I’ve frequently written that alternative medicine beliefs are much like religion, and often cult-like. When reading about alternative medicine, you’ll often encounter charismatic leaders, faith in the unknowable, and conversion experiences. A fine example of the latter is currently up at the Huffington Post. It’s written by “Dr” Patricia Fitzgerald, HuffPo’s “wellness editor”. Just to remind you of her credentials, she is a “Licensed Acupuncturist, Cert. Clinical Nutritionist, Homeopath, [and] Author.” In other words, she’s not a doctor in any well-recognized sense of the word.
Her reasonably interesting interview is of Susan Smalley (who could rightly be called “Dr”, having a legitimate PhD). Smalley is a former scientist who had a typical conversion experience parroted credulously by Fitzgerald. Unlike actual medical knowledge, Smalley’s knowledge is “received” rather than rationally developed. It is faith, not science. That’s just fine, except that UCLA is actually paying good money to sponsor this new religion under the guise of science.
This new faith is called “Mindful Awareness” or “mindfulness”. It is, “the moment-by-moment process of actively attending to, observing and drawing inferences from what one experiences.” That sentence leaves me feeling unsatisfied—it doesn’t actually say anything. We are all “mindful” in that we, as sentient beings, continuously attend to our environment and draw inferences from experience. When it comes to forming valid hypotheses, these inferences are subjected to rigorous testing so that we do not rely overmuch on our intuition, as it frequently deceives.
Smalley is a geneticist who unfortunately developed malignant melanoma, which she survived thanks to modern medicine. This mortal threat seems to have driven her to this new faith with the zeal of the newly converted. This zeal has obliterated any signs of logical thought. For example:
Patricia, I received a real wake up call when I was diagnosed with an early stage melanoma. It was a big shock. I thought I was going to die. I really reevaluated my life. I realized that I was doing everything Western medicine said keeps you healthy (working out, diet, etc.) and yet I was not preventing myself from getting ‘sick’. The shock of the diagnosis and the fear of death really brought me to a heightened awareness.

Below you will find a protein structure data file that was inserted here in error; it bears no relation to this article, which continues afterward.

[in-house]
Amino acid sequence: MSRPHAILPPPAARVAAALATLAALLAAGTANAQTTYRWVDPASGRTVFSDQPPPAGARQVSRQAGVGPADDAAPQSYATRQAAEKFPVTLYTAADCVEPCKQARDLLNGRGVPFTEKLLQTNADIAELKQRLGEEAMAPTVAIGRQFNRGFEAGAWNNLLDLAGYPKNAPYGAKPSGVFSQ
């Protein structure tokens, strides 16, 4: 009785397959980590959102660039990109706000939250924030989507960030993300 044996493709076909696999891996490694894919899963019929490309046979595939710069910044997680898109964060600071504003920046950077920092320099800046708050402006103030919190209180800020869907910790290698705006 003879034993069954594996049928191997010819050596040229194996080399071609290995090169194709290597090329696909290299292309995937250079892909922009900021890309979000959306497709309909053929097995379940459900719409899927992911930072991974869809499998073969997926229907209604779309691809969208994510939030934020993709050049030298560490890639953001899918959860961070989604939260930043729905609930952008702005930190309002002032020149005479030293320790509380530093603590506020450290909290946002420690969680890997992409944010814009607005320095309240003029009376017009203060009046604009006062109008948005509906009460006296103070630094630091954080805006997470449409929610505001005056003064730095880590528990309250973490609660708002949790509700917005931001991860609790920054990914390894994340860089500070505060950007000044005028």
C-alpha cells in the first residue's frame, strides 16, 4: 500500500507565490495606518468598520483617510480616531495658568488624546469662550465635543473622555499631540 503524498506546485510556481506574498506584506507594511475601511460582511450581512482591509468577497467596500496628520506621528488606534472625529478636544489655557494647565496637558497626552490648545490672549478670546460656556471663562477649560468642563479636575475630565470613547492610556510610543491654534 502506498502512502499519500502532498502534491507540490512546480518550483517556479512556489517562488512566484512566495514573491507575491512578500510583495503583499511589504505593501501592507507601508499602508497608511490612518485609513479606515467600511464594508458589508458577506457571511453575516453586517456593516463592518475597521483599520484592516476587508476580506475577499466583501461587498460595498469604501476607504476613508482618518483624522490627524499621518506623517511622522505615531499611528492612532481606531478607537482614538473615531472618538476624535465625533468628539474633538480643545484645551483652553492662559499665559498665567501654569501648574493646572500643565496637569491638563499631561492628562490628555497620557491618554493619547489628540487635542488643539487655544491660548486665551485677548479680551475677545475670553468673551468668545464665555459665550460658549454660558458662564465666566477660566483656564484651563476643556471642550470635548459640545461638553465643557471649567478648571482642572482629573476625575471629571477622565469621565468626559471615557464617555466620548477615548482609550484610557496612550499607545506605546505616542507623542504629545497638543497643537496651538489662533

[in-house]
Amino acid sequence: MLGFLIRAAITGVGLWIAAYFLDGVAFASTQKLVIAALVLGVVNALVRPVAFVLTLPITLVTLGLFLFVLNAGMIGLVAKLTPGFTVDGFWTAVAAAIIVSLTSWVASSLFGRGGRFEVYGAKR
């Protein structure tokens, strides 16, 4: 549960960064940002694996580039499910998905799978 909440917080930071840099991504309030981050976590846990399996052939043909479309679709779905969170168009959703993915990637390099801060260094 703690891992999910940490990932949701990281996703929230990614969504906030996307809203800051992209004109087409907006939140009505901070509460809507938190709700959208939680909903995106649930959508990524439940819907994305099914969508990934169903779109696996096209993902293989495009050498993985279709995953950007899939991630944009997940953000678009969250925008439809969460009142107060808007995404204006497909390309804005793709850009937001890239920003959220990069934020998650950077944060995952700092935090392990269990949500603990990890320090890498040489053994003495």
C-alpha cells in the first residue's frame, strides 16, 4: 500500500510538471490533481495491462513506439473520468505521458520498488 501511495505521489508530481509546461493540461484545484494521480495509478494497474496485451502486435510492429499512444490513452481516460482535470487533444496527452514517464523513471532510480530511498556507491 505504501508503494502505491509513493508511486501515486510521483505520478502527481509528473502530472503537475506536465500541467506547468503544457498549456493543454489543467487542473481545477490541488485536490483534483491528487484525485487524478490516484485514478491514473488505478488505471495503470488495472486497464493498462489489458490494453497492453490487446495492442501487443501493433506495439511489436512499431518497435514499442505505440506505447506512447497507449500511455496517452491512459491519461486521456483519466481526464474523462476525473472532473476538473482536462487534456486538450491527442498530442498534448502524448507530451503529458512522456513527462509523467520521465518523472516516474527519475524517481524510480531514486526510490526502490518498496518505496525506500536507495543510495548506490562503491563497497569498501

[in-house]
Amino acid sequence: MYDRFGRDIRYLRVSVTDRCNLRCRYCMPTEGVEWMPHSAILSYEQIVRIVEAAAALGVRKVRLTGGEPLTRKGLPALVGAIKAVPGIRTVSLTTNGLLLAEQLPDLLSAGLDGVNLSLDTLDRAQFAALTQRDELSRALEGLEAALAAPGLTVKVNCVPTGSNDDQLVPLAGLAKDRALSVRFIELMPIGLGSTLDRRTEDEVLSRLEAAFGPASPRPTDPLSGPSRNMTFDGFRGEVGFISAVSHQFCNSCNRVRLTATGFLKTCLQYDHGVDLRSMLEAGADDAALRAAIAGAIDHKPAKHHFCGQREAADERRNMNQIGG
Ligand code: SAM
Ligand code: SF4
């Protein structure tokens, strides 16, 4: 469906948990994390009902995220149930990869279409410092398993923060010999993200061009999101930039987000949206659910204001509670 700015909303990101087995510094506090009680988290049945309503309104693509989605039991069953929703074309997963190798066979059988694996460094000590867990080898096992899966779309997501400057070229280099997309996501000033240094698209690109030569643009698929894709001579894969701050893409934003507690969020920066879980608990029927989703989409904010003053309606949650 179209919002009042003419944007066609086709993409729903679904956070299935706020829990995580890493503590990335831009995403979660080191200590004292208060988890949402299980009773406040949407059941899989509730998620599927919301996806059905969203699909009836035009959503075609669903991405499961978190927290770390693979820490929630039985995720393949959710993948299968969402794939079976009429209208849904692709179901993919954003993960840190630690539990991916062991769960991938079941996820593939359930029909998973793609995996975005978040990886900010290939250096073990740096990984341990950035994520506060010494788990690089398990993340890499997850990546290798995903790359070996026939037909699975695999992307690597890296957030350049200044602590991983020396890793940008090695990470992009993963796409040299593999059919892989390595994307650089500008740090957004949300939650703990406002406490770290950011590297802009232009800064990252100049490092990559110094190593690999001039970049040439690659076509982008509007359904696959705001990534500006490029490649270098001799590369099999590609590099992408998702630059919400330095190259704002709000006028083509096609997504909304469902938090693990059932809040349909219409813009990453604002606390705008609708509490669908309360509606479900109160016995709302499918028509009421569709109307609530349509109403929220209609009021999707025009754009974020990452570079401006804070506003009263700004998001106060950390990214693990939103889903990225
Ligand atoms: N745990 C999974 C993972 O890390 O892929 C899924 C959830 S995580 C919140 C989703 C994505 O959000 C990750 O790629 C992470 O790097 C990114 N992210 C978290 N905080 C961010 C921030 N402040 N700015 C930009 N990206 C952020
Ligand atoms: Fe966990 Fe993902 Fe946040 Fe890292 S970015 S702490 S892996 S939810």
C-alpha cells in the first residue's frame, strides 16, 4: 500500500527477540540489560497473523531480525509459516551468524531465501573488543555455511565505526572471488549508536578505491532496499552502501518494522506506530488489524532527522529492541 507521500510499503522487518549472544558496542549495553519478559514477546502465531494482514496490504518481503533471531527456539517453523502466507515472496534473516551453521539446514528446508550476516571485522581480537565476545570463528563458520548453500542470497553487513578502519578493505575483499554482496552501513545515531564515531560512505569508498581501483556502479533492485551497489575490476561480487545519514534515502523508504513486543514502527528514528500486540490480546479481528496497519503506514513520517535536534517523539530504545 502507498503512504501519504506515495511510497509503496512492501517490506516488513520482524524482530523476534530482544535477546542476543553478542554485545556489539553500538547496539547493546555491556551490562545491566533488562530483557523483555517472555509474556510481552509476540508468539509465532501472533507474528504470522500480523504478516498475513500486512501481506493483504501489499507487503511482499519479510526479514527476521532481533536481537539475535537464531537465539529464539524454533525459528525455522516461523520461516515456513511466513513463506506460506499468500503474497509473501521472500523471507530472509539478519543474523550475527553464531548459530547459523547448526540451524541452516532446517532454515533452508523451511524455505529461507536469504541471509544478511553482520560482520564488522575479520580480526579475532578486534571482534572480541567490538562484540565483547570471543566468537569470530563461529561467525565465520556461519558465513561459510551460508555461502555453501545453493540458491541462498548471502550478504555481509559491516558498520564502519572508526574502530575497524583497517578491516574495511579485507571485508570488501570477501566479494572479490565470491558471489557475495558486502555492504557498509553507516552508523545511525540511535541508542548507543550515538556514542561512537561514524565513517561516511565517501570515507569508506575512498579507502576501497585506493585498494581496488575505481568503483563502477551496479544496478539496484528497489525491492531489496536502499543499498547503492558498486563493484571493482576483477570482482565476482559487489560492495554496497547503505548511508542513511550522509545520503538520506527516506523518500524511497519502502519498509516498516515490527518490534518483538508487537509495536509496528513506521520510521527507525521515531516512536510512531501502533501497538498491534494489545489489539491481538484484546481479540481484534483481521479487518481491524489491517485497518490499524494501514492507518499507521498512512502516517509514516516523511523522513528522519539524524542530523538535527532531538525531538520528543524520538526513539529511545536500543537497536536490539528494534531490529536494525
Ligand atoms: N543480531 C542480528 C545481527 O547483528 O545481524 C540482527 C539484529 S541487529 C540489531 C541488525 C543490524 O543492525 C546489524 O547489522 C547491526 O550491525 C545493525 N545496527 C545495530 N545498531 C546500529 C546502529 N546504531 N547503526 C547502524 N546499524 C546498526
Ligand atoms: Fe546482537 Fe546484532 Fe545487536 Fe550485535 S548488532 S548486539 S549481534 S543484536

One of the core assumptions here is that melanoma can always be prevented; it cannot. Often it can be, by scrupulous attention to sun avoidance. But it’s no guarantee. There are many diseases (most in fact) that are not entirely preventable, and the blame cannot be hung on “Western” medicine, as any geneticist should know. But her conversion was rapid and complete, allowing her to ignore the facts before her eyes:
The medical treatment for my cancer was successful; however, I felt that there was something deeper going on with my overall health.
So, “western” medicine, having failed to help her prevent all disease, did manage to cure her. But that wasn’t enough. There must be some deeper secret, right?
I decided to go back to an East-West doctor that my husband had recommended earlier. I had started going to him 10 years before, but I didn’t believe in him. I just would roll my eyes. I was so skeptical. He would give me suggestions of ways to improve my well being, and I didn’t follow through.
But when the melanoma was diagnosed, I thought, something’s not working. I thought I was doing everything right, but something’s off.
So for the first time, I listened to what he said and started doing everything he recommended. This included massage, acupuncture, taking herbs, different forms of yoga. On my own, I decided I would explore dietary changes, too. I looked into all of the diets and I went really hardcore into macrobiotic. I did all of those things simultaneously. And I started meditating.
Here is that same streak of punitive thinking seen again and again in alternative medicine. If you get sick, it can’t be a simple twist of fate—you must have done something wrong.
No amount of meditation, no amount of prayer, no type of diet will protect you from all disease (Smalley started a strict macrobiotic diet; wasn’t cancer bad enough?)
Human beings love to claim control over the uncontrollable. Sometimes the seemingly uncontrollable isn’t. For example, we can cure many melanomas. But some tragedies are neither predictable nor avoidable. Sometimes lightning strikes you even if you don’t go golfing in a thunderstorm. Life can be terribly cruel and contingent. Still, it’s better than the alternative.
If following health religions makes the world seem less scary to you, fine, but proselytizing is dangerous. Many feel that faith has it’s place, but in medicine, reason must not be surrendered to imagination. Our decisions can kill, no matter how good our intentions.